Her name is Tina Ford, but the formerly homeless woman with almost no memory of her past life isn't completely sure how she came by it.
She has a vague recollection of a Sacramento mental health official who told her, "You're Tina Ford."
It's better than "Jane Doe," the name once assigned to her by mental health officials in Stockton.
Ford thinks she is 52, but she is not certain.
She has no birth certificate and no memory of relatives who could help her fill the gaps of a life spent in shelters and care facilities.
With no birth certificate, Ford has no Social Security card, which she deeply wants so she can work as a janitor and be independent.
"When you're suffering from hallucinations, you can see a traveled past, but it's not real . I have memories of the last 10 years, but after that it's blank," said Ford, who was diagnosed with schizophrenia and post-traumatic stress disorder.
What she can recall is life on the streets. "I'm from San Francisco, I gather," Ford said. "Something tells me I was born there. I was sleeping in bus stops. I was begging for change, hopping on the Greyhound bus. I would get off and ask where the homeless shelters were. Sometimes I would stay a month.
"I don't have recollections of brothers and sisters. I just have these frightening nightmares."
The mental health experts working with Ford guess that along with her illness, she may be blocking out terrible memories that manifest themselves in "stern voices" tormenting her subconscious.
On one lost journey to Los Angeles, she said, "I got paranoid and called the fire department and they took me to some clinic and I was there for like two weeks. Then a guy took me to a Greyhound station and bought me a ticket this way."
She figures she has been in the Sacramento area for six years.
Ford could be panhandling, locked in a mental health facility, sleeping in a doorway or in a shelter all things she said she has done. She could be in an emergency room or a hospital bed, given a kidney condition that will require a transplant at some point. Or she could be in a jail cell.
All are common outcomes for the homeless that come with a significant social cost.
Instead, Ford lives in a tidy south Sacramento apartment complex funded specifically for people like her people with a history of mental illness and chronic homelessness.
The Boulevard Court apartments on Stockton Boulevard near Fruitridge Road were once a budget hotel generating a large volume of police calls.
Now it's where Ford lives alongside other people trying to get back on their feet. The apartments and the supportive services Ford receives were partially funded by Proposition 63. The oft-maligned yet increasingly consequential Mental Health Services Act a tax on millionaires passed by California voters in 2004 to fund enhanced mental health services has been savaged by critics who don't approve of how some of the more than $8 billion raised by the tax has been spent. But Ford is an example of what Proposition 63 money can do and is doing.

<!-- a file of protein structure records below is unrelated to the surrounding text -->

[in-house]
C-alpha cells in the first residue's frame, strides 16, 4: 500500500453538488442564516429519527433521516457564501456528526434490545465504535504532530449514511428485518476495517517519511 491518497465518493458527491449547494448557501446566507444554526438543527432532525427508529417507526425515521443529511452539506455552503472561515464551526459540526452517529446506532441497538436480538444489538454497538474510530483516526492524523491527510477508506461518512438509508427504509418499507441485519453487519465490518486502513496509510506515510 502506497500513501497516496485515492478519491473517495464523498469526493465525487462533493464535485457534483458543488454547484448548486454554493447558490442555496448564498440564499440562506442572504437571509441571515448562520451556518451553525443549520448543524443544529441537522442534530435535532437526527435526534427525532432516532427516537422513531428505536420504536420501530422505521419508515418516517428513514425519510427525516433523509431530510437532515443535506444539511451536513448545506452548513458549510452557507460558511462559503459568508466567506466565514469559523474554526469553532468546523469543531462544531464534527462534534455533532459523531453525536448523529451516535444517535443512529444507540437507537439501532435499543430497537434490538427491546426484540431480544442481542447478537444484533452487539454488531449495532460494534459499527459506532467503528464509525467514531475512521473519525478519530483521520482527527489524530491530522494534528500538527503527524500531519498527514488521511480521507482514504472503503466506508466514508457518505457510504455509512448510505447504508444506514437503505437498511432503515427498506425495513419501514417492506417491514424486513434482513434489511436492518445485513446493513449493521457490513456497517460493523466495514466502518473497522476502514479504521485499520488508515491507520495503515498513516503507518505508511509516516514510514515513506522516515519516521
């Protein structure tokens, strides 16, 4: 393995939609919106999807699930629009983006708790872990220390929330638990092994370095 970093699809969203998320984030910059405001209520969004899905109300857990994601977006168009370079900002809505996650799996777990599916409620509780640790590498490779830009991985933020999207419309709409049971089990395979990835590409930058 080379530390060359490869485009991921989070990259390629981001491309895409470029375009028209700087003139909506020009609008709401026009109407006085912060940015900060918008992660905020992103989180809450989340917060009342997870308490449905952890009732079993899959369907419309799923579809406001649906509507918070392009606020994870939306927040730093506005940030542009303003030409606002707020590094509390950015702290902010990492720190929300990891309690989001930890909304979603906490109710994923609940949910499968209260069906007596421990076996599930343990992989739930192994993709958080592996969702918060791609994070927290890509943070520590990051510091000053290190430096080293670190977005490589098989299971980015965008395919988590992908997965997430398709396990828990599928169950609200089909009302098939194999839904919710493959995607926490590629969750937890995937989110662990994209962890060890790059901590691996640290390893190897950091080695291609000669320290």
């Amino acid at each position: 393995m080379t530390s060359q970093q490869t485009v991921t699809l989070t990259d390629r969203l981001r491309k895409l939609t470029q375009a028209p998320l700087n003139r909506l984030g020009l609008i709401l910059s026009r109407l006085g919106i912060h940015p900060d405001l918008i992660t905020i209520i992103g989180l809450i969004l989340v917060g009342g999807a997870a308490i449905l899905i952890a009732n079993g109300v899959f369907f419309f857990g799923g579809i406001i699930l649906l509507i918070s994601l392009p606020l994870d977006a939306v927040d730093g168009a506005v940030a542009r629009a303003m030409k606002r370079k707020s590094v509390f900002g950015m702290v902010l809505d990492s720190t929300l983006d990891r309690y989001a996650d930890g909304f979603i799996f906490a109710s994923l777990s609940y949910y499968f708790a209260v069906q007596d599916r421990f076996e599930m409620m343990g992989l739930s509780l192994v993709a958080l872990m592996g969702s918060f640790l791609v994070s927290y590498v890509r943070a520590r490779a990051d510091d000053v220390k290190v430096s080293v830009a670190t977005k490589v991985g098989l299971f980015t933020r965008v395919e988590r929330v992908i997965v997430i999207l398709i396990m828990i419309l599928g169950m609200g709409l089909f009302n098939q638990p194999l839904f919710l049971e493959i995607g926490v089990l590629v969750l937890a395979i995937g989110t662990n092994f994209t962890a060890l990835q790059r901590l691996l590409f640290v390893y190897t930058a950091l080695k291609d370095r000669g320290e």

In Sacramento, permanent supportive housing is a more meaningful option for homeless people than some of the bad ideas tossed around town such as a legalized homeless camp that would do nothing to get people back on their feet.
"The Band-Aids, while often necessary, do not end the cycle for people," said state Sen. Darrell Steinberg, D-Sacramento, the author of Proposition 63. "When done right, not only can people with serious mental illness reclaim their lives, they can live within neighborhoods."
According to Steinberg's office, there are nearly 2,500 permanent supportive housing units being created statewide through $400 million in MHSA funds. Along with Boulevard Court, there are two others in Sacramento County.
Ford is proof of the need for more.
Service providers from Turning Point, a program offering psychiatric support, also help Ford and some of her neighbors with their medication and other needs.
It's an intensive level of care, but a recent UCLA study found that people who have gone through permanent supportive housing like this were less likely to land in jail, emergency rooms and psychiatric hospitals than in the 12 months before they got help.
Will an expansion of Proposition 63 housing solve homelessness in Sacramento? The expectation that any one program would is naive.
"It boils down to people that want to avail themselves of resources," said Phil Serna, a Sacramento County supervisor.
Ford fits the bill. She doesn't want to be on the street and is an example of someone who could be helped with supportive housing as an alternative to shelters and panhandling.
She hopes that in 2013 she is able to get a birth certificate and a kidney transplant and more independence. She wants to look forward.
"It hurts too much to know that I was out there and nobody cared enough to find me," she said. "I kept going, but it hurt."